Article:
I’ve been loving the new High Republic content and recommend them not just for long-time Star Wars fans, but also to those who may be interested in the books and are unsure of where to start.

This is a great jumping off point. I think this story is a wonderful example of the type of deeply compelling material that can be found within the Canon novels.

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Review: Rogue Protocol (The Murderbot Diaries #3) by Martha Wells

Rogue Protocol (The Murderbot Diaries, #3)Rogue Protocol by Martha Wells
My rating: 4 of 5 stars

Rogue Protocol is the third book within The Murderbot Diaries by Martha Wells.

I picked this series up on a whim last year and quickly fell in love with Murderbot and Martha Wells’ humorous writing style. It draws you in right away!

In this installment we rejoin Murderbot on its continued hunt for answers regarding its violent past.

It ends up on another mission, this time heading to a terraforming facility once run by the mysterious and sinister GrayCris Corporation.

More humans are involved; there mucky things up for our beloved Murderbot, yet again. It also needs to befriend, or intelligently influence, another AI. This time a tragically adorable, human-form companion robot named, Miki.

Miki’s entire personality was exploding with cute. I loved their interactions; so pure.

As usual, there was a lot of action, more betrayals and corporate cover-ups. It also ended much too quickly, although this one definitely crushed my heart a little bit there at the end. Not going to lie.

Why did I have to be listening to it before I had even had my first coffee of the day?

Sadness aside, I can’t quit Murderbot! I’m excited to continue on with their story.

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Review: Artificial Condition (The Murderbot Diaries #2) by Martha Wells

Artificial Condition (The Murderbot Diaries, #2)Artificial Condition by Martha Wells
My rating: 4 of 5 stars

In Artificial Condition, the second installment of The Murderbot Diaries, we reunite with everyone’s favorite Sec Unit, Murderbot.

Murderbot is curious about its past, having been involved in an incident at a mining facility, which left a lot of humans dead. It has only vague recollections of that time and has a strong need to know more.

Recently setting out on its own, with no ties to any human, it now has the time to seek answers.

Making a new acquaintance, an AI, who it calls ART, the two, when not binging media shows together, set to work preparing Murderbot for the next steps.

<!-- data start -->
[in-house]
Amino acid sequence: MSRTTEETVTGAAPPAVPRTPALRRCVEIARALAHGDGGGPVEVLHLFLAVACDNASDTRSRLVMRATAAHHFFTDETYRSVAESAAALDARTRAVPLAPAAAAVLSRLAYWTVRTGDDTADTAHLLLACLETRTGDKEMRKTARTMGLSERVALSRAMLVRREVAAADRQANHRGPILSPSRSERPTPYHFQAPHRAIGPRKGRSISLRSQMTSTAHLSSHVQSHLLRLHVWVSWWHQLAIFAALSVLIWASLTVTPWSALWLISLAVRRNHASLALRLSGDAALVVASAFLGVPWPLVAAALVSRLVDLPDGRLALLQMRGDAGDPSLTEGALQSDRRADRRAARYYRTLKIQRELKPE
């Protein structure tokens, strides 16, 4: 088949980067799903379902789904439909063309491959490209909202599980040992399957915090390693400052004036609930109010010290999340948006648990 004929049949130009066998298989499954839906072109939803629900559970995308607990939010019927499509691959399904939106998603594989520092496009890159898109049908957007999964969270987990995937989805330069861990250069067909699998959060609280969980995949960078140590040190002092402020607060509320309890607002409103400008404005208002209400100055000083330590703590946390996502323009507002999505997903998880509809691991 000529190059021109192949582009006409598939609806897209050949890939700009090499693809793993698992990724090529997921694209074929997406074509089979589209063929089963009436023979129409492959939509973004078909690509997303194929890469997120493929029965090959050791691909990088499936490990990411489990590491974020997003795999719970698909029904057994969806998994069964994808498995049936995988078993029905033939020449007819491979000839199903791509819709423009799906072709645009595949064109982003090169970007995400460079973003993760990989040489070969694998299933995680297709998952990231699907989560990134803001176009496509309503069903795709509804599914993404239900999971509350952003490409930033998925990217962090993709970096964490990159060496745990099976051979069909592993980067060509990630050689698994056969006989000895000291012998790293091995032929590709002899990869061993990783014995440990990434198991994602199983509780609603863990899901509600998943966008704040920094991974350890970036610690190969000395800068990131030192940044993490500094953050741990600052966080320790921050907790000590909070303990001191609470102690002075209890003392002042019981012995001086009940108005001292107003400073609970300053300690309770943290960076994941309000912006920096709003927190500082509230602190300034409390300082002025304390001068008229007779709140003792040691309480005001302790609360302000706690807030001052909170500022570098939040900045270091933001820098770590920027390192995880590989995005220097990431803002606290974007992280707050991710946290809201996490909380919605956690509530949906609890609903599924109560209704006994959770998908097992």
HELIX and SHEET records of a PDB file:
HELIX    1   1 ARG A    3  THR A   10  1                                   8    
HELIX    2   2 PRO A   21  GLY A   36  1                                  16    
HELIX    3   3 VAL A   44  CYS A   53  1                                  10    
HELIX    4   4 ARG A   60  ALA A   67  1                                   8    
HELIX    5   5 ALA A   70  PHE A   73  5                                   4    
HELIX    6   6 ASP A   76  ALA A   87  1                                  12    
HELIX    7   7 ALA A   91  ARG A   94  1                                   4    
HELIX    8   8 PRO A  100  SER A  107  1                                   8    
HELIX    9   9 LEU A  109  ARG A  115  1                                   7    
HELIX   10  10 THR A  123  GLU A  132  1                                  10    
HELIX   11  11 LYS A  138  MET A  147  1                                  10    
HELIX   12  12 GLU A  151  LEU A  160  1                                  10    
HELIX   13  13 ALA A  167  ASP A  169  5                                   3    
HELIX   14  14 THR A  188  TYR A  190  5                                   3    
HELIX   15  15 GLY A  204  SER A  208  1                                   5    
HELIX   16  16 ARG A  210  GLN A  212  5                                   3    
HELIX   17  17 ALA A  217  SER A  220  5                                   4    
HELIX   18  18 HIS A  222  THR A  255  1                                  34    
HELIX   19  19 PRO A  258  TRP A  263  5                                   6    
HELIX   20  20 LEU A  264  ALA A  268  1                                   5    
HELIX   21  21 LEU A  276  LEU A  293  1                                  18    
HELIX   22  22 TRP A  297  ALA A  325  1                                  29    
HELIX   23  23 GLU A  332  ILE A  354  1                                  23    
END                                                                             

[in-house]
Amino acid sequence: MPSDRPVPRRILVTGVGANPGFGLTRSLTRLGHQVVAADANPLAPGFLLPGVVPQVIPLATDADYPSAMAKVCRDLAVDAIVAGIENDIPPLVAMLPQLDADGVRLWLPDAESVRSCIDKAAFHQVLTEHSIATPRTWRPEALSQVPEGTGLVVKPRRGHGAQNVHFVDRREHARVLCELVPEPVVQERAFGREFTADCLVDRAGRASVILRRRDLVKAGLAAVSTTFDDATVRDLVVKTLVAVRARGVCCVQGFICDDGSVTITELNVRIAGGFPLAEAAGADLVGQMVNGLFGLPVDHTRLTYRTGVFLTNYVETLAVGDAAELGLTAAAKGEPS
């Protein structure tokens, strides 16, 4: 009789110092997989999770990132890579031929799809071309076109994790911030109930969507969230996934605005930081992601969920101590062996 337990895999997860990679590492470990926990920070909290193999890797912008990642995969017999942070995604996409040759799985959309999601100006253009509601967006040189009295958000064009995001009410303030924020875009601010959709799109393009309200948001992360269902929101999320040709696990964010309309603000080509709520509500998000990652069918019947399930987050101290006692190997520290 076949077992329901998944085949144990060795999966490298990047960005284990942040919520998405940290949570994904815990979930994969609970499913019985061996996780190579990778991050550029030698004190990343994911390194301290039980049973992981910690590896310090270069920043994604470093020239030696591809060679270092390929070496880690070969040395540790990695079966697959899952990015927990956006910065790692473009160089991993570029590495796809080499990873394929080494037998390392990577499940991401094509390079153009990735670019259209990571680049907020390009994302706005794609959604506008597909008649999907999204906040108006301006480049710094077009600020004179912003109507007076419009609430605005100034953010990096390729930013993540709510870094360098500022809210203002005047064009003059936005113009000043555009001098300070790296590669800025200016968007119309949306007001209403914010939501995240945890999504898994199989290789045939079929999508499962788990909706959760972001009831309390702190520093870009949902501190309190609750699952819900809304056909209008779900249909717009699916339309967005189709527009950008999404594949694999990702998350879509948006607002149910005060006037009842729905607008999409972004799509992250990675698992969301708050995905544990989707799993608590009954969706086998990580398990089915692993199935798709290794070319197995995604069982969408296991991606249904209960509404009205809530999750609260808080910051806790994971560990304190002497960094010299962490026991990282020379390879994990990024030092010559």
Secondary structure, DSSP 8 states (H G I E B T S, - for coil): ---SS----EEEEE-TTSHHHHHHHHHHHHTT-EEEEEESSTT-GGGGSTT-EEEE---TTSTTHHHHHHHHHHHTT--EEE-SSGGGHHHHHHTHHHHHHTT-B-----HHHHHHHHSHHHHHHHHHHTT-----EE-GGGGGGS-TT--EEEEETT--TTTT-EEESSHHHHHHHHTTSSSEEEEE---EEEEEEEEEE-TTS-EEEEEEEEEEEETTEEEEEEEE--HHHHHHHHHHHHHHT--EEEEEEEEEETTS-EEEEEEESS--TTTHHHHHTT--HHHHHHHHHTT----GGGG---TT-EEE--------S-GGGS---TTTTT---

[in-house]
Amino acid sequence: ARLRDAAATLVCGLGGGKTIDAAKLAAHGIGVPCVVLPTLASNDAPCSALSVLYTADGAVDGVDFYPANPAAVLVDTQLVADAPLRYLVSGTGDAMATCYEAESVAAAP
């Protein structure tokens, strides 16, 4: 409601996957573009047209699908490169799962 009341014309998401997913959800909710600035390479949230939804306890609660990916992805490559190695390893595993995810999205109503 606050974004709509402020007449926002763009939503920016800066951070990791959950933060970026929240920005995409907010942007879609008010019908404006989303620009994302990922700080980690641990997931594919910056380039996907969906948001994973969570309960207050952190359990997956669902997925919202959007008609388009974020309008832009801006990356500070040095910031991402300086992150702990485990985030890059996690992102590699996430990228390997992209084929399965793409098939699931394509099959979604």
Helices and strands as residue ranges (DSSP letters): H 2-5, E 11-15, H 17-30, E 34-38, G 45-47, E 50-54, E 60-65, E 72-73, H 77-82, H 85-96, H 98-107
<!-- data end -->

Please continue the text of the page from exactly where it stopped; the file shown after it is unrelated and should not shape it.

It alters itself a bit, in order to pass as a human, and accepts an assignment as a security consultant. Its new clients are a group of computer scientists, who had their work stolen from a previous employer.

They want to negotiate to get it back. This assignment will take Murderbot exactly where it wants to go.

Yet again, it struggles with, dare I say, emotions where its human charges are concerned. It is the most soft-hearted Security Unit in all the galaxy; although it can definitely slay when it needs to.

There’s corruption, there’s evil entities, there’s action, there’s humor and whole lot of heart.

I adored the interactions between Murderbot and ART. Just the sweetest moments.

If I wasn’t so terribly frightened of the possibilities for AI, I would want one myself.

Overall, this was a highly entertaining novella and I cannot wait to carry on with this series.

Martha Wells has an incredible style and I highly recommend this to anyone looking for a fun, fast-paced Science Fiction series!!

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Review: Obsidio (The Illuminae Files #3) by Amie Kaufman and Jay Kristoff

Obsidio (The Illuminae Files, #3)Obsidio by Amie Kaufman
My rating: 5 of 5 stars

I am over the moon in love with The Illuminae Files. I certainly consider it to be ground-breaking and if this doesn’t gain Classic status, the world will suffer for it.

I’m sure AIDAN would see to that.

As Obsidio is the third and concluding book in the series, some mild spoilers are ahead. I will not be hiding them.

You have been warned.

After Hanna, Nik, Kady and Ezra, survive the attacks on the Heimdall Station, they find themselves crammed aboard the Mao, with 2,000 other desperate refugees.